Tuesday, September 18, 2012

Do you accept the Daemon?

Daemon, but Daniel Suarez I recently finished listening to Daemon, a techno-thriller by Daniel Suarez. As a regular listener of several TWiT network shows, I have heard about the book regularly through Audible.com commercials. My catalyst for finally getting Daemon came this summer when Suarez released his latest book, Kill Decision. It seemed more than serendipitous coincidence that his newest book used my last job (signal processing on UAVs) for a topic, while his first book used my current job (blocking malware) for a topic. Thus I had to pick Daemon up, and once I picked it up I could not put it down.

Daemon begins with the death of Matthew Sobol, a fictional game designer. Sobol’s massively multiplayer online games brought his company wild success, and apparently left him with too much free time to think about the world order. He decided to change that order post-mortem by leaving behind a powerful internet daemon. The daemon intricates itself with the world’s information technology systems, obtaining immense power. The story follows many characters, some of which fight the daemon and some of which join the daemon. Both approaches provide thought provoking perspectives.

An interesting case study comes from the daemon’s takeover of Leland, a fictional multi-national financial company. Like many large corporations, Leland depends on a complex IT infrastructure. Recent cuts to the IT budget demonstrate the CEO and board view that infrastructure as an unfortunate operating expense rather than a core intellectual property resource. Those cuts produce vulnerable systems and disgruntled employees, which then facilitate the industrial espionage that introduces the daemon to the system. Once inside, the daemon moves laterally and vertically to compromise the entire system. The chiefs and board recognize the stranglehold too late, and the company becomes part of Daemon Inc. Fiction? Yes. Demonstrates real-world issues? Also yes.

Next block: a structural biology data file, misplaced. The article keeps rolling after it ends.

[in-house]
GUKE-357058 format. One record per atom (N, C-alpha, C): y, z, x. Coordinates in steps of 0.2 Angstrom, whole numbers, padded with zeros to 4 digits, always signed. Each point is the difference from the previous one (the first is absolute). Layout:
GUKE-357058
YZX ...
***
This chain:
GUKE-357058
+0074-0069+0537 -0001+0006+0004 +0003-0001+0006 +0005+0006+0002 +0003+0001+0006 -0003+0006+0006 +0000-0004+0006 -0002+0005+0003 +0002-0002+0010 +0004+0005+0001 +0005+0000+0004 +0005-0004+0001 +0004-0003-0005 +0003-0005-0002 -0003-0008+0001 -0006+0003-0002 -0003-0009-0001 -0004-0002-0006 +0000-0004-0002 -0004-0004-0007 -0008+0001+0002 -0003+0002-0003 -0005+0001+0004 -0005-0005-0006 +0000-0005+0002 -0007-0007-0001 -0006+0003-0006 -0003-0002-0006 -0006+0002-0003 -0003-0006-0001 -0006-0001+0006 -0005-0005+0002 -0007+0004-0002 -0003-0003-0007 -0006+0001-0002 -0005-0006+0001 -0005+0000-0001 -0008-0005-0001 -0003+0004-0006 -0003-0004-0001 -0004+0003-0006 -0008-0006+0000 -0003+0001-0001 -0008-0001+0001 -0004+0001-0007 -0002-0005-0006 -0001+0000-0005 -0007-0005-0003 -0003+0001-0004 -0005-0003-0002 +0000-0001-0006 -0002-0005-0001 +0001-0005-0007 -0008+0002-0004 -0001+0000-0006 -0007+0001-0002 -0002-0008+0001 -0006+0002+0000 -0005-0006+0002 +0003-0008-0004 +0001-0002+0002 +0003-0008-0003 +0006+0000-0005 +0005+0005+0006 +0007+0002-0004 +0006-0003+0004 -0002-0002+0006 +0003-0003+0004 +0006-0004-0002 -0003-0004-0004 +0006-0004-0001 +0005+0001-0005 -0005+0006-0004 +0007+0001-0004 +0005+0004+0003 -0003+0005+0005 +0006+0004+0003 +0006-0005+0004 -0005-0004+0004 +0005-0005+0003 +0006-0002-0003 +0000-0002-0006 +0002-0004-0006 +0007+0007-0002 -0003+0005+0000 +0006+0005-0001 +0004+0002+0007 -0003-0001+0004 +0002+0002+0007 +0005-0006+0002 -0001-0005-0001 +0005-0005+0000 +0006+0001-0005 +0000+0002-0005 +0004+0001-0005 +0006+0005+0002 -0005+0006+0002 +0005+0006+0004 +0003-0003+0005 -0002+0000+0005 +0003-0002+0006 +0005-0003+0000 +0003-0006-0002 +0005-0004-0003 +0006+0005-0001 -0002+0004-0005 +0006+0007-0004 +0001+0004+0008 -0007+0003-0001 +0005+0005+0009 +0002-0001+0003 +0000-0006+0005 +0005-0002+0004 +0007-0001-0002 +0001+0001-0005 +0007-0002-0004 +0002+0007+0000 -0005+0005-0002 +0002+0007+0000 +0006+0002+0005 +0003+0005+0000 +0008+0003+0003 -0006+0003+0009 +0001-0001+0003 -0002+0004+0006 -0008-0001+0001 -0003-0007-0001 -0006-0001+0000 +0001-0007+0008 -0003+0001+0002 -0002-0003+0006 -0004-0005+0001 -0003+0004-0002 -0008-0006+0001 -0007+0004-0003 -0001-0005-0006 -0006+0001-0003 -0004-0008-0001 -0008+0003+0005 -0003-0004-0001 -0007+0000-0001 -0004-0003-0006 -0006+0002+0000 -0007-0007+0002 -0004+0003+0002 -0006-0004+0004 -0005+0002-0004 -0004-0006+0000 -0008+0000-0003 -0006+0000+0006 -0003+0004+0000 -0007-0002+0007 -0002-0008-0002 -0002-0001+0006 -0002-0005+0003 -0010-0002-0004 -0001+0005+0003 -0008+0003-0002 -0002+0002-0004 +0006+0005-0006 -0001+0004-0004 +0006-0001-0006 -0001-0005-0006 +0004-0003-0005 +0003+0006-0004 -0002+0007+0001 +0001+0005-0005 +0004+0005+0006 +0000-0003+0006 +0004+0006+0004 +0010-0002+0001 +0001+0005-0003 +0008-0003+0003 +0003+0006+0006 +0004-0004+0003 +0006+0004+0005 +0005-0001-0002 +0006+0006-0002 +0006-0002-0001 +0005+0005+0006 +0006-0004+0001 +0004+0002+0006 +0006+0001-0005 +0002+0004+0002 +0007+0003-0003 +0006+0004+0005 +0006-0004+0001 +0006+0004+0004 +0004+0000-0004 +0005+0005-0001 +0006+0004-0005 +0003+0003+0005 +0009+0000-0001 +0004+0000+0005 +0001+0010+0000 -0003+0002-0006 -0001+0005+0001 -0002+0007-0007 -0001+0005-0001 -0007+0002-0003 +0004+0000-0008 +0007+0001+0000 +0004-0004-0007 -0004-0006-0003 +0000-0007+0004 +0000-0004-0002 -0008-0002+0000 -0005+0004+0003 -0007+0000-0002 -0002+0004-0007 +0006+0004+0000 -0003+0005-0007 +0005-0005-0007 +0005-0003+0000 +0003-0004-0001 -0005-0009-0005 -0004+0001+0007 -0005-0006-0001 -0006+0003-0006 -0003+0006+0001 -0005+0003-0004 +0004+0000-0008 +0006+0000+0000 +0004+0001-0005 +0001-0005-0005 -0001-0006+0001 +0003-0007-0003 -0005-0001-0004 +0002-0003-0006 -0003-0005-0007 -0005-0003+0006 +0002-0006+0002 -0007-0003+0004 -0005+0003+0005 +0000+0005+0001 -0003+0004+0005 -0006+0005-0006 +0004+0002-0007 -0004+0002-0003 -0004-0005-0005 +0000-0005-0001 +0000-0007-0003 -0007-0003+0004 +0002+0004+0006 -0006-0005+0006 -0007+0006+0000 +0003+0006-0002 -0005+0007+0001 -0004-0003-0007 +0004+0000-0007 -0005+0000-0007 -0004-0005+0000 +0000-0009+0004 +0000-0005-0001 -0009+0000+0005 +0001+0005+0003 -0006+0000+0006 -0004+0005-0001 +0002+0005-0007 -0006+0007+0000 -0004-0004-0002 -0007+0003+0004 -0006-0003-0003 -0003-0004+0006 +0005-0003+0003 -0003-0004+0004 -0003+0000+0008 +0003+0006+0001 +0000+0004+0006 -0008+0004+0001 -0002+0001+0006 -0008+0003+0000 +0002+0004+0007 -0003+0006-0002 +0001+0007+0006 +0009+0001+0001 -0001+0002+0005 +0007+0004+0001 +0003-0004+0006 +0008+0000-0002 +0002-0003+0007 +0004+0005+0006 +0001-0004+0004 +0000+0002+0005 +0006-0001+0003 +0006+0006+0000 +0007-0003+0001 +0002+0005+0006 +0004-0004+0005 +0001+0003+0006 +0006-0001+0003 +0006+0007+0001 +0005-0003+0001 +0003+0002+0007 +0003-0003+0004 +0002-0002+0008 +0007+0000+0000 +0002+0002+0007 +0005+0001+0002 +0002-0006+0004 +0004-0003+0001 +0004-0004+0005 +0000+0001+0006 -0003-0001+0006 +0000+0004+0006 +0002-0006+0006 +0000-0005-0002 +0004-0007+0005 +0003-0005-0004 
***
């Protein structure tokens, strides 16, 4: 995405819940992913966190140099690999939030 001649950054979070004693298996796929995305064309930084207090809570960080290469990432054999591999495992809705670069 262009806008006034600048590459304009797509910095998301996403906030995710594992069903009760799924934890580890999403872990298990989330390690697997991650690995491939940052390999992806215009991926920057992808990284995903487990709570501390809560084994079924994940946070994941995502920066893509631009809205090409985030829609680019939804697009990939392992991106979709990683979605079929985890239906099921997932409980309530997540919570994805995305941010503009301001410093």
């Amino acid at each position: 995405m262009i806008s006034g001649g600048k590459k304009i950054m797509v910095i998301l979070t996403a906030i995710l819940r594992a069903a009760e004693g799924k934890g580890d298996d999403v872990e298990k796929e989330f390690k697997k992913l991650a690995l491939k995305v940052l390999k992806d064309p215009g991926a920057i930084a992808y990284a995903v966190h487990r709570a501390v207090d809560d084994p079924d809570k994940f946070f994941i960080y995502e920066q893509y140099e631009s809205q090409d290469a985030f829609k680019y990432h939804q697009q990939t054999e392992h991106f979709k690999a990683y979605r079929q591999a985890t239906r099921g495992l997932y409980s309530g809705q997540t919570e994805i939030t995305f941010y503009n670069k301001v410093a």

Suarez makes several points through the book about technology and our society. Our world consists of largely monolithic monoculture of interconnected systems. We build layer upon layer on top of insecure technologies at the base. As we squeeze out each inefficiency, we make the entire system less flexible and more brittle. A relatively small number of us really know how the digital world works. Powerful people put their power into technology they do not understand or, even worse, misunderstand. Entire fortunes are made virtually and in the blink of an eye, without any produced good or service. All these set up an environment ripe for a cyber-parasite such as Sobol’s daemon.

Unfortunately, no silver bullet exists for dealing with these issues. Carnegie Mellon lead a study on ultra-large-scale (ULS) systems half-a-dozen years ago. Much excitement surrounded the initial release of the study, but it appears that the research area has languished since then. The study identified “security, trust, and resiliency” as a future topic of interest. Indeed. Those three compose a triumvirate for uptime, with each affecting the others. Any solution for one must consider the other two. Does your plan for server resiliency include security and trust? It should.

I really enjoyed Daemon, and highly recommend it. Many others feel the same way. A few complaints come from those who do not realize this first book only contains the the first half of the story. Picture reading Lord of the Rings and stopping midway through The Two Towers. Fortuitously, the rest of the Daemon story already exists in FreedomTM. I suggest getting both and then disappearing for a couple weeks to finish them. You will not regret it.

Need more info about Daniel Suarez and the ideas from his book? Check out these recent interviews for his Kill Decision book tour: